The new regulations allow for alternative sets of rules to be applied to unmanned aircraft. The 'Open Category' rules set out in CAP722 can be used by anyone in the UK, regardless of whether they are members of any club or association and, amongst other things, include a ban on flying above 400ft. The Open Category requirements will not apply to BMFA members flying in accordance with the terms and conditions of our Article 16 Authorisation.

Model aircraft below 250g which are operated in accordance with our Authorisation are subject to the terms and conditions of the Authorisation.  However, in most circumstances they may also be operated within the Open Category instead and so be flown in accordance with the basic requirements outlined in CAP 722 for an aircraft of less than 250g without a camera (i.e. no registration, competency or age requirements but operation limited to less than 400ft).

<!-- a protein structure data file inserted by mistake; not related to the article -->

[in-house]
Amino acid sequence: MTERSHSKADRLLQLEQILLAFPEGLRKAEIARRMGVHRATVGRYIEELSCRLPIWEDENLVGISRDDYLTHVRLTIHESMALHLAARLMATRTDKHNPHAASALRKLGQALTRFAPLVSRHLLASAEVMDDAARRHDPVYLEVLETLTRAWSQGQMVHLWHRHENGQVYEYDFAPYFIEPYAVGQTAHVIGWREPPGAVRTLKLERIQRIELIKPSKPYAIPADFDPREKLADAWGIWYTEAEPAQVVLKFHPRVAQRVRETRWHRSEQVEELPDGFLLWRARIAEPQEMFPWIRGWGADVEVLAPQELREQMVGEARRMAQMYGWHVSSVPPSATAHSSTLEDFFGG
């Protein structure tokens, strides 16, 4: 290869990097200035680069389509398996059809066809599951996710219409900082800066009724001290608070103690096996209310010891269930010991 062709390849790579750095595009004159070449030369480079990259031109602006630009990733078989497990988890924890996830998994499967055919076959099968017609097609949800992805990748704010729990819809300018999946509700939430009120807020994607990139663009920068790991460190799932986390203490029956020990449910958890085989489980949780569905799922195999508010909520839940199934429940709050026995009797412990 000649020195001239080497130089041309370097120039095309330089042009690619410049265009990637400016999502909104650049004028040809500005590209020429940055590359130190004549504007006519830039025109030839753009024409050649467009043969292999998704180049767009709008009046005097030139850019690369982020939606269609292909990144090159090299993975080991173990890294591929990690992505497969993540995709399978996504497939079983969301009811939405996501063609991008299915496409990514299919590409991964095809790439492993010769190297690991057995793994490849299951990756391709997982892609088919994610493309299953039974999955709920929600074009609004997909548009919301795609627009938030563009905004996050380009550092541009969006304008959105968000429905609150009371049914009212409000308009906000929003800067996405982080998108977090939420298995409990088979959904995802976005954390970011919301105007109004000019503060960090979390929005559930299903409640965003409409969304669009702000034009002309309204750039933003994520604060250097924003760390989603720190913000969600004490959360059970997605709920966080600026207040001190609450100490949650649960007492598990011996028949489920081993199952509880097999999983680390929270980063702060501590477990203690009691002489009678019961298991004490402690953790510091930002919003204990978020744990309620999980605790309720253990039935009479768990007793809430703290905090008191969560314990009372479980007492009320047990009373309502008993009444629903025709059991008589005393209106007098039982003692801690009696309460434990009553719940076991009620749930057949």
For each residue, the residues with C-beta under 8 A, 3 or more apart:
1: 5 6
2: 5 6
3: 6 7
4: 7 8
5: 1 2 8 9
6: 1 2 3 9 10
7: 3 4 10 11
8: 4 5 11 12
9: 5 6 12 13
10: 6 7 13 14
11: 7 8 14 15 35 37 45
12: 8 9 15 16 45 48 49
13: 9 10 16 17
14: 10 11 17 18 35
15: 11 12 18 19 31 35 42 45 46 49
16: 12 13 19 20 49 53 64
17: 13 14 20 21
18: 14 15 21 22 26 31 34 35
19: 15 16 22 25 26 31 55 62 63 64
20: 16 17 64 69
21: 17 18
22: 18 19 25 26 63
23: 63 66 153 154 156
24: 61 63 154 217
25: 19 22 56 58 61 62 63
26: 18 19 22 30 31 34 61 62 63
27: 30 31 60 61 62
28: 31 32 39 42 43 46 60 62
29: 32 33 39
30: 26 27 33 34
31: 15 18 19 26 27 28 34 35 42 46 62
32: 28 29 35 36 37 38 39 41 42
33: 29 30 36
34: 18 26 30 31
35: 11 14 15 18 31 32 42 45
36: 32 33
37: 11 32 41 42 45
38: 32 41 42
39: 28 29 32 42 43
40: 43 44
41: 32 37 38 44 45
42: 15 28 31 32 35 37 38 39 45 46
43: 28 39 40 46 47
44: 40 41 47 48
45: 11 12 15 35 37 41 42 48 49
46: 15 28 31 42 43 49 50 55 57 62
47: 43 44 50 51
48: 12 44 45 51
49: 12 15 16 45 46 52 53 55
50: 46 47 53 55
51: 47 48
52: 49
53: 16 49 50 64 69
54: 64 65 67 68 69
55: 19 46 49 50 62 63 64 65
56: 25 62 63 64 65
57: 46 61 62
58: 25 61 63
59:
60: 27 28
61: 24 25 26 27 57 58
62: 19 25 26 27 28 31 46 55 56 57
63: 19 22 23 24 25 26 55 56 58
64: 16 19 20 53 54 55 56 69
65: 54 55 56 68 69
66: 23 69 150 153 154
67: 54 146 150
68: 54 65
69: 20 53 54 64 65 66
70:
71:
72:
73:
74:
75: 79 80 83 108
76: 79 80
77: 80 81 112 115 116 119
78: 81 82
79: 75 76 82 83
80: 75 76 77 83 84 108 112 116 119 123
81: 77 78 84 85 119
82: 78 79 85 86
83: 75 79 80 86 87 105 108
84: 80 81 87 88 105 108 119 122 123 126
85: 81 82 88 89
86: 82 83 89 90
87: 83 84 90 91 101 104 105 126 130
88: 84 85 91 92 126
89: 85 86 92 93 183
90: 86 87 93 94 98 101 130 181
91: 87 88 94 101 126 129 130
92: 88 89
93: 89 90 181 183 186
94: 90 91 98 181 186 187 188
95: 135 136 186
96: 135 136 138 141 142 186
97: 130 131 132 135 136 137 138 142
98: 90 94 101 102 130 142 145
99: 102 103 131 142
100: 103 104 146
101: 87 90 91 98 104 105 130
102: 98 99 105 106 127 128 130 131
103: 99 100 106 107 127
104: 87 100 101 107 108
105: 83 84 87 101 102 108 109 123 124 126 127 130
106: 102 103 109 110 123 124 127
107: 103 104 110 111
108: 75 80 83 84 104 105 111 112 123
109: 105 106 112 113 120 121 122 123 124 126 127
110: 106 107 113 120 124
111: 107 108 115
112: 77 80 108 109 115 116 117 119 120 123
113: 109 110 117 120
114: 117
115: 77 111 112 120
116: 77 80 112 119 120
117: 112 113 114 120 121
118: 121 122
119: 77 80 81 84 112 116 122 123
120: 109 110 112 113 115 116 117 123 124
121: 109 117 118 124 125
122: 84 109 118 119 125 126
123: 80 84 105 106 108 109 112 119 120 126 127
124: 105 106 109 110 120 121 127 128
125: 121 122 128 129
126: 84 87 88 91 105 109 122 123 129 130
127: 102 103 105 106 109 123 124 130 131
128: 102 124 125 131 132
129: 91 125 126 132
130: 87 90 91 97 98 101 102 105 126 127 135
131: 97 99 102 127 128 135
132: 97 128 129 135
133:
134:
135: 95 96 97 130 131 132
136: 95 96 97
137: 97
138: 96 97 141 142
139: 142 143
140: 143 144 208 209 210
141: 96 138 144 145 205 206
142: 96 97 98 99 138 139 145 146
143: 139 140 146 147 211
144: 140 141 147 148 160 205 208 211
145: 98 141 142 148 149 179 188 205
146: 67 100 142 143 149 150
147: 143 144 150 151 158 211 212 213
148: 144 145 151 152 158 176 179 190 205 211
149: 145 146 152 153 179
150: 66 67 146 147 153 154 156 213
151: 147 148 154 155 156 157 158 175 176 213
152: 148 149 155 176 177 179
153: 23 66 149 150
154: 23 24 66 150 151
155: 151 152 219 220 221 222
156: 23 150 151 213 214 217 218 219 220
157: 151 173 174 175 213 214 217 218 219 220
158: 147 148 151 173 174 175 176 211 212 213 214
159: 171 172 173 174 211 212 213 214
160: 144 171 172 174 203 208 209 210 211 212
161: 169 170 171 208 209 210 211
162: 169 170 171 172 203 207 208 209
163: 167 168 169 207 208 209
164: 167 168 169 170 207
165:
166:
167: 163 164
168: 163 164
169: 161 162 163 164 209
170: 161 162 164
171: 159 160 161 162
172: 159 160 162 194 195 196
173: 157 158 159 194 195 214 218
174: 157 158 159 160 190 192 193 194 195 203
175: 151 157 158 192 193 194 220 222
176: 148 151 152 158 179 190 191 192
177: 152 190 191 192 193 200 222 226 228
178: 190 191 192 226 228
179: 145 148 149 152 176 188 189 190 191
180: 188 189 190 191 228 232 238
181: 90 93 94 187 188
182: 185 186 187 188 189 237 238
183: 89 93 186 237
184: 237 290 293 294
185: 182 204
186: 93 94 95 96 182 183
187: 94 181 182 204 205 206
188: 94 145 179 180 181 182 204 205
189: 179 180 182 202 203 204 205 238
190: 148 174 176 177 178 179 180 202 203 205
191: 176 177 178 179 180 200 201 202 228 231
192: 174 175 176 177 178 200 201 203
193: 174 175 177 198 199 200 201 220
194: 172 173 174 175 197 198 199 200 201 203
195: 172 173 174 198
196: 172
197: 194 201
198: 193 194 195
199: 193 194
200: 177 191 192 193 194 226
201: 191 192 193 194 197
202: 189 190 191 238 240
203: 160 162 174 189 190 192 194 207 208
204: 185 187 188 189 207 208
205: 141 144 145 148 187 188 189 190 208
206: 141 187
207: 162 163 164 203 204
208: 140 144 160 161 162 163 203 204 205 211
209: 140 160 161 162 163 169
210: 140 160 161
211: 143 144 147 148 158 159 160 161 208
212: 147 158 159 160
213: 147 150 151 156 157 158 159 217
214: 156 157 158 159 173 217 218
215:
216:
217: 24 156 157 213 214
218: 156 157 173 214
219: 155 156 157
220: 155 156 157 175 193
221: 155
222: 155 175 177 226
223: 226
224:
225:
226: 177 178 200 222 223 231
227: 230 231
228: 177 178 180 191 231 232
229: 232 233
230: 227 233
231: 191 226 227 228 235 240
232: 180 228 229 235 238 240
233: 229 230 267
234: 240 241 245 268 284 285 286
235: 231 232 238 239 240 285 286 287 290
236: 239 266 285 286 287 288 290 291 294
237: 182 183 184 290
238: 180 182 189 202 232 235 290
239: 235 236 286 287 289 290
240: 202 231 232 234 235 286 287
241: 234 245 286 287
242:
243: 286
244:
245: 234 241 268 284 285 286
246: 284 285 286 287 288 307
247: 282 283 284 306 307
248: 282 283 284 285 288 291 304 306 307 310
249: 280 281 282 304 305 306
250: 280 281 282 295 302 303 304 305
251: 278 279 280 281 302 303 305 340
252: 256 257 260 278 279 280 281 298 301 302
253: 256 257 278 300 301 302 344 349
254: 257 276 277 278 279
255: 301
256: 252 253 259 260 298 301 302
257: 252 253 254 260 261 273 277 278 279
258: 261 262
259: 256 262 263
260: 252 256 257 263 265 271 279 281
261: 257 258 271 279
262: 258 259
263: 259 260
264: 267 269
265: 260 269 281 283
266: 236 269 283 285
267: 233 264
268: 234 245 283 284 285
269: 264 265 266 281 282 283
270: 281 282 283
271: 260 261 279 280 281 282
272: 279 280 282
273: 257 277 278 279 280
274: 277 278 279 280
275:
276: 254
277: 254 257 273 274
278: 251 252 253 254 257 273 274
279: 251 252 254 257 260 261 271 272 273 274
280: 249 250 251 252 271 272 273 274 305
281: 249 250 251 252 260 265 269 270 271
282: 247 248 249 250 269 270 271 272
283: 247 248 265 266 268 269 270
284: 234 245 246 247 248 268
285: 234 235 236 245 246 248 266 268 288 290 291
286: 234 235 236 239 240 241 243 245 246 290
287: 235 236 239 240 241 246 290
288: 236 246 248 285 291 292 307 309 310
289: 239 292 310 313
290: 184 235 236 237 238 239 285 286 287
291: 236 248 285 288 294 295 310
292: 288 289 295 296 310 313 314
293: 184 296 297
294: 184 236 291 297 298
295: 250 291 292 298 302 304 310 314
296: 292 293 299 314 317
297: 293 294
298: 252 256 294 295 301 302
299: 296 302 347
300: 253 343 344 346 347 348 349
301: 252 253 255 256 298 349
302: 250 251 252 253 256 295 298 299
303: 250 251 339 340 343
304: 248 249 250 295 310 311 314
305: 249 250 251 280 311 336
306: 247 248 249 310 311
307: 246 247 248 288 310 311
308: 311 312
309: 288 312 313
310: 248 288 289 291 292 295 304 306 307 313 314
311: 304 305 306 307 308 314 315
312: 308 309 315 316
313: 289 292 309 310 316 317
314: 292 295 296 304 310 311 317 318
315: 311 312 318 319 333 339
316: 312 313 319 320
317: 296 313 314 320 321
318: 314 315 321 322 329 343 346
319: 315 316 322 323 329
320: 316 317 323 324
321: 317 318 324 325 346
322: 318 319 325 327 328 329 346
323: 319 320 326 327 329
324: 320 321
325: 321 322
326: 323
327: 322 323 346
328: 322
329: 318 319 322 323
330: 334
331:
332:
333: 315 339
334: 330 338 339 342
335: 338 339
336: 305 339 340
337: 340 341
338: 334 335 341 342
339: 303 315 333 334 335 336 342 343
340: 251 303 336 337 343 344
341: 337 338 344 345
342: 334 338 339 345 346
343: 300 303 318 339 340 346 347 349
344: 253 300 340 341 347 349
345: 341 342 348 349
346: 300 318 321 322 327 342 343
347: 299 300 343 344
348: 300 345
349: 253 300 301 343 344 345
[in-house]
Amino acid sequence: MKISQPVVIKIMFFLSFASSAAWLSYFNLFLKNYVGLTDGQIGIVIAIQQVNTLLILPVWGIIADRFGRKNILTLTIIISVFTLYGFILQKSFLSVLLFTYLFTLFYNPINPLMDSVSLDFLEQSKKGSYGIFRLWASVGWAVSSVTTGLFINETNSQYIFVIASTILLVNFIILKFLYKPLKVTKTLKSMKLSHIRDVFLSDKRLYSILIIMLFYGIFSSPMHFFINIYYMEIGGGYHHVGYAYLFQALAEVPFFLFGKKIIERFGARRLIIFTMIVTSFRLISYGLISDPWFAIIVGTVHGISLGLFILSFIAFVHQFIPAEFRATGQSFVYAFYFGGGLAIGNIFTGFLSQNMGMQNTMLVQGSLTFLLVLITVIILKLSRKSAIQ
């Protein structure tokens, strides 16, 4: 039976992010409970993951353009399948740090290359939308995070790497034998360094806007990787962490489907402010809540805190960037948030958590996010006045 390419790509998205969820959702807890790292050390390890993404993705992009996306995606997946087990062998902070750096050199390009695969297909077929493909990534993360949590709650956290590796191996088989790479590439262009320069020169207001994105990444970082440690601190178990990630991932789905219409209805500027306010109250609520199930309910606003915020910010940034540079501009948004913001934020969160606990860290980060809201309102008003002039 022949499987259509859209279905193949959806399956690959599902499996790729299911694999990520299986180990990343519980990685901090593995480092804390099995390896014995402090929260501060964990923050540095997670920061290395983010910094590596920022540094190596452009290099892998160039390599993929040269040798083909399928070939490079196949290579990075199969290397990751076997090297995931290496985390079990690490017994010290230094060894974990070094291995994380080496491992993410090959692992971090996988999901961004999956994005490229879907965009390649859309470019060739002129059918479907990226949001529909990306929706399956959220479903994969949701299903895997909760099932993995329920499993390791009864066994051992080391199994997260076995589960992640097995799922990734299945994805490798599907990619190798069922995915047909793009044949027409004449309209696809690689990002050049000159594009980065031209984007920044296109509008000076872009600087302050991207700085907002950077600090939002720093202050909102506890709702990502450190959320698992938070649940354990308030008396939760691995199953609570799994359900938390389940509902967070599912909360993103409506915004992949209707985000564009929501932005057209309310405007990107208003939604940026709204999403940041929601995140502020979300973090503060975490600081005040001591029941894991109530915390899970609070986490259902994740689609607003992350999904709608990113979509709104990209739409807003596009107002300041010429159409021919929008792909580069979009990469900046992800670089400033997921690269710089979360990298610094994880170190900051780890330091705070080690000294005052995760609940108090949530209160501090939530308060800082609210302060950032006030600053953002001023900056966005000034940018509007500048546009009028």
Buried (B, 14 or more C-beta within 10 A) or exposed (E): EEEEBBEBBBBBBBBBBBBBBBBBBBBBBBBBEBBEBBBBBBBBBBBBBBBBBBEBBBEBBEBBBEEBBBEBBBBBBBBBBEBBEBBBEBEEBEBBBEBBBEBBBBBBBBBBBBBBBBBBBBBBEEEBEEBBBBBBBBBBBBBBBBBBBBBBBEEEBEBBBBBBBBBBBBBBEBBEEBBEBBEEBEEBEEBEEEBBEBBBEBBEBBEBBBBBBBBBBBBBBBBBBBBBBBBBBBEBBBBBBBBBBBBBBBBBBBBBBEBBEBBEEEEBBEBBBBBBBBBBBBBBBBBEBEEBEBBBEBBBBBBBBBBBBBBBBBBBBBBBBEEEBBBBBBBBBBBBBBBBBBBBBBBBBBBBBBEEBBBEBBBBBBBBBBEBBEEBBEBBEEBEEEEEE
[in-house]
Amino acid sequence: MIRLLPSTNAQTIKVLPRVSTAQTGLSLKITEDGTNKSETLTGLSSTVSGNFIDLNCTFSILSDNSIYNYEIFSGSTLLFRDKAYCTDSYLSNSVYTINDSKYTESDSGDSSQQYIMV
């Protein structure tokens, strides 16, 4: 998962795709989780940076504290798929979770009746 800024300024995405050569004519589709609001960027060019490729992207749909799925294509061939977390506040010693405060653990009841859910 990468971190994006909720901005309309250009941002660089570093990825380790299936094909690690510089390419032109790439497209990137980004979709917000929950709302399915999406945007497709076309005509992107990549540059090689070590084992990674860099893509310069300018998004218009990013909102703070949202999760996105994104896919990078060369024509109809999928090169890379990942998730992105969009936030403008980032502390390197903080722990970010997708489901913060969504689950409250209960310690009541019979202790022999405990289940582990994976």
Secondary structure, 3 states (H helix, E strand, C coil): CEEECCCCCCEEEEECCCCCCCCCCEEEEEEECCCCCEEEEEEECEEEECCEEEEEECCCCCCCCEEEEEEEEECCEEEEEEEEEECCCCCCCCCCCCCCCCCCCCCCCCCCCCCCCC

This guide explains the meaning of the Article 16 authorisation that the CAA has granted to the BMFA.

 

Section A - General Conditions of our Article 16 Authorisation

1. What type of unmanned aircraft operations does our Authorisation apply to:

Our Authorisation covers all existing activities including radio-controlled aircraft of all types (including helicopters and multirotor drones), free flight aircraft and physically constrained aircraft (control line and round the pole) up to a Maximum Take Off Mass (MTOM)** of 25Kg.

Aircraft with an MTOM of more than 25Kg will be subject to a separate Authorisation to be held by the Large Model Association (which will replace their over 20Kg scheme).